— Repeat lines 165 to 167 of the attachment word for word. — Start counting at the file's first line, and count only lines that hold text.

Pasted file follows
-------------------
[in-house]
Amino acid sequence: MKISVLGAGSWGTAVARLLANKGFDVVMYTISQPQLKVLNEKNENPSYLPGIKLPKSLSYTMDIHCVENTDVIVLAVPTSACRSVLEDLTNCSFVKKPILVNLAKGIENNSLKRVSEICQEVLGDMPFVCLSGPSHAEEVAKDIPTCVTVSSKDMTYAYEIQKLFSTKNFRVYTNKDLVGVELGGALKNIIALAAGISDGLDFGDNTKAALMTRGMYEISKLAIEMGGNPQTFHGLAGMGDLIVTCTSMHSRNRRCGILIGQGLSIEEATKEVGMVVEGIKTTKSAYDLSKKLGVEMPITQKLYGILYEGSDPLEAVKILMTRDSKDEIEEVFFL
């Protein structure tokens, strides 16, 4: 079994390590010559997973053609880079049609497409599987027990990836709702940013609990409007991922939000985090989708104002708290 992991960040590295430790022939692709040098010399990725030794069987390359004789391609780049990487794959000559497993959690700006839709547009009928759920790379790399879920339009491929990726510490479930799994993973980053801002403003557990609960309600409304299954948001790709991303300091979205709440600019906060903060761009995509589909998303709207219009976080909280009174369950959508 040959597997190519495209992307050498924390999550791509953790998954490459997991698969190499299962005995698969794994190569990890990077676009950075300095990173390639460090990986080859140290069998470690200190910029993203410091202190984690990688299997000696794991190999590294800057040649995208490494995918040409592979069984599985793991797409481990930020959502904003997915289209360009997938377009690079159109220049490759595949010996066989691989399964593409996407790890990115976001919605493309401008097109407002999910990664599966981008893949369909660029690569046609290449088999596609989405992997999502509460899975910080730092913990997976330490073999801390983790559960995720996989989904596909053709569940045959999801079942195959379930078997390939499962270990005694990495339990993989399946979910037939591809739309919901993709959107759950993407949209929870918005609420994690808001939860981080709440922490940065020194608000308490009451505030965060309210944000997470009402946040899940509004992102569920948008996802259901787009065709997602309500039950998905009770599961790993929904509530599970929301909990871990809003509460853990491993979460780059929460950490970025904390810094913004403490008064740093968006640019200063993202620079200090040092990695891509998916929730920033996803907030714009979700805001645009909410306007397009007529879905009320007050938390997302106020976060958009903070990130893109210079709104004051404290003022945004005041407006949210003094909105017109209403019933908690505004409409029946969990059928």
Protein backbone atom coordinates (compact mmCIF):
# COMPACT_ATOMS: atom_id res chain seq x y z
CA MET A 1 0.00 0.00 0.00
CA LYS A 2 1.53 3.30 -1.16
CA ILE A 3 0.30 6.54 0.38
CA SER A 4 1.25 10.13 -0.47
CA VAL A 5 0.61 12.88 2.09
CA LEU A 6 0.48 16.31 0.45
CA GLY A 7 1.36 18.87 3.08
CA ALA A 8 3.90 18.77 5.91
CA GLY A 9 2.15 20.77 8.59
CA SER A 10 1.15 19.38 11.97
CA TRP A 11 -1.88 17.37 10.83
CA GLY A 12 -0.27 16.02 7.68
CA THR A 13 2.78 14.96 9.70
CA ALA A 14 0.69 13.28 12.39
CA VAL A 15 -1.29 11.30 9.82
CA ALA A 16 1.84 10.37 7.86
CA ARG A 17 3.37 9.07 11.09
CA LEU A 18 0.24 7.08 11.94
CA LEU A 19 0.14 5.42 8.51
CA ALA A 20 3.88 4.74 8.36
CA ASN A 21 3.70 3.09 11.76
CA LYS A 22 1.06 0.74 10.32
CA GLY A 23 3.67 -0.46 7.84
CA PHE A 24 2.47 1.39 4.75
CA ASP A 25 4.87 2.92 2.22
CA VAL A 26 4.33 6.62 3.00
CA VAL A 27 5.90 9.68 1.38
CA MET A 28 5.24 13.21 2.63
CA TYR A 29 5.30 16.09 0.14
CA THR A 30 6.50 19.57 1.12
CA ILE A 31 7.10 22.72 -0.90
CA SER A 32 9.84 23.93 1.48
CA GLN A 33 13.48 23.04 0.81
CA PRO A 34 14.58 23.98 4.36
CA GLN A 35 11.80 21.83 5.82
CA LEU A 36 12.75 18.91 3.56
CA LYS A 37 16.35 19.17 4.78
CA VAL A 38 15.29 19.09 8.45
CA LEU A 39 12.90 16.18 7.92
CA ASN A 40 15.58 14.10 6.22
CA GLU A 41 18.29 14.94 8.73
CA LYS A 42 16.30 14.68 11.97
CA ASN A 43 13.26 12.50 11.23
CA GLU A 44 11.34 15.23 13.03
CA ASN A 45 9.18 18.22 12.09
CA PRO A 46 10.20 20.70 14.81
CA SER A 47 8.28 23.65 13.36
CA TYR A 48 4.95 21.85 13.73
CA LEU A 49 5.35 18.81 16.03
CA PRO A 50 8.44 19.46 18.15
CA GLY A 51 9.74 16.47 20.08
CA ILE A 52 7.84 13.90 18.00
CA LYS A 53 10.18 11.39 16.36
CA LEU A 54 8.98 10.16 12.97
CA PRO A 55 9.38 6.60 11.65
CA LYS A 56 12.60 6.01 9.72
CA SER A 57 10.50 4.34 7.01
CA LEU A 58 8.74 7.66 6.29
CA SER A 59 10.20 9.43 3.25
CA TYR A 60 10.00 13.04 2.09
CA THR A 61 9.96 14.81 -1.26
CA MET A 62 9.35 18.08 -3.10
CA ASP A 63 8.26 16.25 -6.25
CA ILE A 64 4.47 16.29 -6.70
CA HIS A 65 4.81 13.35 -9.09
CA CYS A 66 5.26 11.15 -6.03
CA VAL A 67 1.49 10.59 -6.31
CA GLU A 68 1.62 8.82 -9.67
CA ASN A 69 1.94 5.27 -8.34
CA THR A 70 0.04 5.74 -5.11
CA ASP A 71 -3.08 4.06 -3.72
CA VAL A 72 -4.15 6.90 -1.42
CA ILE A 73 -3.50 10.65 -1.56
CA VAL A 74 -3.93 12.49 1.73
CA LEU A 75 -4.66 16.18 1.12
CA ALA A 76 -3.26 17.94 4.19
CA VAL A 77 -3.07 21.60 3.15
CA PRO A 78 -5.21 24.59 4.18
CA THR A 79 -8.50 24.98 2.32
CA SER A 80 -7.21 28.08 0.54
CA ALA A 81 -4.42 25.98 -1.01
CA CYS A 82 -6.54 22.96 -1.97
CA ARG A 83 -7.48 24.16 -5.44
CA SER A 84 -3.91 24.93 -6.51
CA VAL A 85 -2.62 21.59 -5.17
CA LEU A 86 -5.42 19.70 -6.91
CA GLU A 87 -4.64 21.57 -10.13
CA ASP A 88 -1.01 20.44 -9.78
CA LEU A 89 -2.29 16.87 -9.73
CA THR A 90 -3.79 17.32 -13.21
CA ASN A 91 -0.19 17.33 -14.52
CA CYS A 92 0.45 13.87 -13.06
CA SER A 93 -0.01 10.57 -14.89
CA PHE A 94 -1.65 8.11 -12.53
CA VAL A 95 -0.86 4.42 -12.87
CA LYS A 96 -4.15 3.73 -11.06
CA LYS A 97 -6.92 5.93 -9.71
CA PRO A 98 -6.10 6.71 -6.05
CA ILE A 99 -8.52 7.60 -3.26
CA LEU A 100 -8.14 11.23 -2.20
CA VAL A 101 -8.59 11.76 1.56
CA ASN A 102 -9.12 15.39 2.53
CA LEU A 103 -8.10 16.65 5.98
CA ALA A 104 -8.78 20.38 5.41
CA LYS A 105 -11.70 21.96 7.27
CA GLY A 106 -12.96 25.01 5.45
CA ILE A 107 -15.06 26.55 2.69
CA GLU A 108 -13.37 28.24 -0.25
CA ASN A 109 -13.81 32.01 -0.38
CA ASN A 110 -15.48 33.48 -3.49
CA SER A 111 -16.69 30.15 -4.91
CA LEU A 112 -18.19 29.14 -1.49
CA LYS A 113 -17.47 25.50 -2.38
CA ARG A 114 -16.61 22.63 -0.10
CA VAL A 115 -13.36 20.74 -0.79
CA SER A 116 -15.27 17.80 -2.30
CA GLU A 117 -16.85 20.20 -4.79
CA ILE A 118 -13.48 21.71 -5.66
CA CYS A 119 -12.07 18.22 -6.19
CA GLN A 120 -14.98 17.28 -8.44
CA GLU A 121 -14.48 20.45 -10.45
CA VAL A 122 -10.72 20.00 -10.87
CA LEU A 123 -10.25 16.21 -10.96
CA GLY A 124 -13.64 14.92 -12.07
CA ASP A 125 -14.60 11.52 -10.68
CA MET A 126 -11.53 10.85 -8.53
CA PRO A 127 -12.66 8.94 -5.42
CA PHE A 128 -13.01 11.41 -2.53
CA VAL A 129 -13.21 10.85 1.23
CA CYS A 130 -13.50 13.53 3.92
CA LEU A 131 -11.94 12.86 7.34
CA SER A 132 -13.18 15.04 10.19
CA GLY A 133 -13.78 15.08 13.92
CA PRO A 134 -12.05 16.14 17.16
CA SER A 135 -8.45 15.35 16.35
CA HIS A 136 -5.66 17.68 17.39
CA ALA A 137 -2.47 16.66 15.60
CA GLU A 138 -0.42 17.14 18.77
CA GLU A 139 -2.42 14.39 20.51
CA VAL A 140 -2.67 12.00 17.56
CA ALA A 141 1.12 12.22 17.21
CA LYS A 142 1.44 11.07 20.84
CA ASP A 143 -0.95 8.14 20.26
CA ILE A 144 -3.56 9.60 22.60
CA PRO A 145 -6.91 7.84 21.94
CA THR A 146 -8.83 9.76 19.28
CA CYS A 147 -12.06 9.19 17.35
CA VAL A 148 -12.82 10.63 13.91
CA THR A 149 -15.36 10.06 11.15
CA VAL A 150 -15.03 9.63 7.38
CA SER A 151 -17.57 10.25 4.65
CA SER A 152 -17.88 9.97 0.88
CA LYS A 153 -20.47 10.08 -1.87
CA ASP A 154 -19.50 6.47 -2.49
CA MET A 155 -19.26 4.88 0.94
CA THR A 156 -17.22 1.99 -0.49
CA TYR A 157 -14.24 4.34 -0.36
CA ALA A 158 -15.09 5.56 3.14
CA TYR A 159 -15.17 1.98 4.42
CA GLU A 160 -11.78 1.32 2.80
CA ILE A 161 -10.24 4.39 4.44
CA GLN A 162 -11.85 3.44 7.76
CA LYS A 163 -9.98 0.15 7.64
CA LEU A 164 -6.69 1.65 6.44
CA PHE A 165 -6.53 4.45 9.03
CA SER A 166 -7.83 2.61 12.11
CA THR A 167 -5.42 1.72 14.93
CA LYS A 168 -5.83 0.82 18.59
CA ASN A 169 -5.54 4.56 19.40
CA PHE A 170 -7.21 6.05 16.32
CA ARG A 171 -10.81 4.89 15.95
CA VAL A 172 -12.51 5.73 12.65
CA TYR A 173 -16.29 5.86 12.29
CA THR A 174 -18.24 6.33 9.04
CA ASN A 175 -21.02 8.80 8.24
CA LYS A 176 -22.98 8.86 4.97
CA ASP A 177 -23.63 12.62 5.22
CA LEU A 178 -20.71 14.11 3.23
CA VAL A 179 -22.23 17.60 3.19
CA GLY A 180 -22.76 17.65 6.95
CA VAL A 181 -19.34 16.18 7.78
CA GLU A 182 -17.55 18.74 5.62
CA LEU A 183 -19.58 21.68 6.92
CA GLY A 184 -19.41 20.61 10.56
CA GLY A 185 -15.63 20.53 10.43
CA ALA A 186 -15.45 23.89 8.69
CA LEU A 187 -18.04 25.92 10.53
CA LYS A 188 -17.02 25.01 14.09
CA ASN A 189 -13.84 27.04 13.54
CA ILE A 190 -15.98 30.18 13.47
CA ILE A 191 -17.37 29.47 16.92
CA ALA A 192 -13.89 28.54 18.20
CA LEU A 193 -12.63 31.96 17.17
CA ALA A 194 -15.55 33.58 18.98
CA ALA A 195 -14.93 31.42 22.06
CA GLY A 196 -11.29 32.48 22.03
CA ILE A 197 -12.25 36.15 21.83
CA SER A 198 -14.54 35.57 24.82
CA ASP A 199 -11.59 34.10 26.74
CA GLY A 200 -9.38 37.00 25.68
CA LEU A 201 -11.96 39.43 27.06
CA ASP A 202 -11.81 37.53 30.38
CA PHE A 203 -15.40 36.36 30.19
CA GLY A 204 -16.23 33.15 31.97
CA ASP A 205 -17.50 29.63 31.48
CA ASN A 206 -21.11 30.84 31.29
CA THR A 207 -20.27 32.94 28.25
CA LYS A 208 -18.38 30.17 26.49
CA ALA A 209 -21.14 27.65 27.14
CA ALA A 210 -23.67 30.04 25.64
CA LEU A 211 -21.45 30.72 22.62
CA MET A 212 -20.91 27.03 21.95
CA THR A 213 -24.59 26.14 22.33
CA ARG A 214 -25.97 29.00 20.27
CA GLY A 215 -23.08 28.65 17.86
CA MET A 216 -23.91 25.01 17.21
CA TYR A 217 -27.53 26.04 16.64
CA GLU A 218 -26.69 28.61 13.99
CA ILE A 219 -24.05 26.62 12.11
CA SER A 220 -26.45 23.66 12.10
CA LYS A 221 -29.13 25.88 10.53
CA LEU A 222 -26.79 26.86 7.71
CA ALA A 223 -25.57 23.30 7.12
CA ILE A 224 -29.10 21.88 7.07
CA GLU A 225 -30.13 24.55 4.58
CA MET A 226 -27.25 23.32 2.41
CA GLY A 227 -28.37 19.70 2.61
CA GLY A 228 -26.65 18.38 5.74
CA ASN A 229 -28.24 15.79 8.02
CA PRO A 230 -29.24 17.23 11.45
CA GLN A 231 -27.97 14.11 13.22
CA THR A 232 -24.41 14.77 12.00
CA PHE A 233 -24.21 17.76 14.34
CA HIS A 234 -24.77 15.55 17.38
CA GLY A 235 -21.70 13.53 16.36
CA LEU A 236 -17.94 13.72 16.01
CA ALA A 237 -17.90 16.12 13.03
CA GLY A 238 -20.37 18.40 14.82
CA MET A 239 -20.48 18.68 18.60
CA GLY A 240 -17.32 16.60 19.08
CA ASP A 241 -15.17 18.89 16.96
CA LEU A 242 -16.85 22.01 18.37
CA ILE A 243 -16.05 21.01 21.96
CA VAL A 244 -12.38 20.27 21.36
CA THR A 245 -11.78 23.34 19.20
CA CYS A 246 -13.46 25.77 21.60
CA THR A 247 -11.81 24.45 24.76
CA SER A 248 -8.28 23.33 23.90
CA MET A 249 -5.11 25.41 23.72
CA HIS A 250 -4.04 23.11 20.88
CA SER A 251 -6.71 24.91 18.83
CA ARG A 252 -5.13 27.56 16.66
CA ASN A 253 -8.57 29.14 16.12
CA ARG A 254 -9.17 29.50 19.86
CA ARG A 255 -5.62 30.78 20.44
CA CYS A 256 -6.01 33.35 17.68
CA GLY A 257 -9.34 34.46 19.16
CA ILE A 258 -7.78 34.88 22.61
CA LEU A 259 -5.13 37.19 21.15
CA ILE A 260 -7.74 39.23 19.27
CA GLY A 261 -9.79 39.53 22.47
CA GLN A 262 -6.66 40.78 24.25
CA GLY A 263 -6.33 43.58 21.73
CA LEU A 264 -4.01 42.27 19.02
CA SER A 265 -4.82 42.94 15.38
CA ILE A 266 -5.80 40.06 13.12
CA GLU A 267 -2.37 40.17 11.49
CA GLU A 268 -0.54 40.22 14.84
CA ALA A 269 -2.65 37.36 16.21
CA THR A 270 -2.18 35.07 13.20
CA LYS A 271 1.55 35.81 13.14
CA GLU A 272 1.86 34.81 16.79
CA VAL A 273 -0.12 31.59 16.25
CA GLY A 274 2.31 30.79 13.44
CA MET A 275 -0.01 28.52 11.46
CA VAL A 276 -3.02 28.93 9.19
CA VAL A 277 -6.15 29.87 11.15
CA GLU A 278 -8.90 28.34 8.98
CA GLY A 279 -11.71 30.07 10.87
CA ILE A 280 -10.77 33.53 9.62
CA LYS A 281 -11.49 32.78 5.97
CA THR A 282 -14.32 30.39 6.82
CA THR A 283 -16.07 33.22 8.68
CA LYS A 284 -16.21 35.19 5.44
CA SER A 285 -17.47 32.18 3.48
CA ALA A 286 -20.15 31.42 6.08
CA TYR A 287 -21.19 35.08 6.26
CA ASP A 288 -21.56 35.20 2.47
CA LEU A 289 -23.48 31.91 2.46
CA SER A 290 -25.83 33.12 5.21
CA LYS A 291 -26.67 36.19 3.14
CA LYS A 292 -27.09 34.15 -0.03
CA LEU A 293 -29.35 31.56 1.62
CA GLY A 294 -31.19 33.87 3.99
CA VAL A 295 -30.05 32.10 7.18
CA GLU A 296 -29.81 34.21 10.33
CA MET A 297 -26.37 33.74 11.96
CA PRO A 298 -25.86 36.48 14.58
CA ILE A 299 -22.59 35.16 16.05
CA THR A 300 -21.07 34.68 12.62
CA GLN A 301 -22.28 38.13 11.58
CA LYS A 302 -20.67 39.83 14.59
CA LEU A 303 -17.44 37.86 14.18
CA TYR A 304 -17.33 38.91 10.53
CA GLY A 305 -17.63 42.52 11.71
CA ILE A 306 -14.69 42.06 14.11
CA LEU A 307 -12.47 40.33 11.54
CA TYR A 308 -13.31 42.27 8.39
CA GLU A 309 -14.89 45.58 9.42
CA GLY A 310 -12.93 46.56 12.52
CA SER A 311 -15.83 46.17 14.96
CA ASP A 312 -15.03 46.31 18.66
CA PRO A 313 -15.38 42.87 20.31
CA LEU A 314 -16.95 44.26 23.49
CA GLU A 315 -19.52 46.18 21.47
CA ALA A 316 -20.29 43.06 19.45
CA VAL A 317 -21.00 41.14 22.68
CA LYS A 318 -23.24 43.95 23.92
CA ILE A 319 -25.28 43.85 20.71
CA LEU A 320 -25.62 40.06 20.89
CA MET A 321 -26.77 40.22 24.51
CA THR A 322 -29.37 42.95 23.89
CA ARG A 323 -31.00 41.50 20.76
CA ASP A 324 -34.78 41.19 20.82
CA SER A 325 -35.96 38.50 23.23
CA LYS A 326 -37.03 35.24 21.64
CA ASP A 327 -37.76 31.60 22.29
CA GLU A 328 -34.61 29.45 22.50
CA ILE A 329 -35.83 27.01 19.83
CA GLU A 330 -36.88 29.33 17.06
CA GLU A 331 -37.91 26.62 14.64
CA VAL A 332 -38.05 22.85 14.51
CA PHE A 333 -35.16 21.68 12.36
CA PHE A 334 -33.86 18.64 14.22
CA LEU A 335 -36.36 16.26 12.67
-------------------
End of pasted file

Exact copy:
CA GLU A 160 -11.78 1.32 2.80
CA ILE A 161 -10.24 4.39 4.44
CA GLN A 162 -11.85 3.44 7.76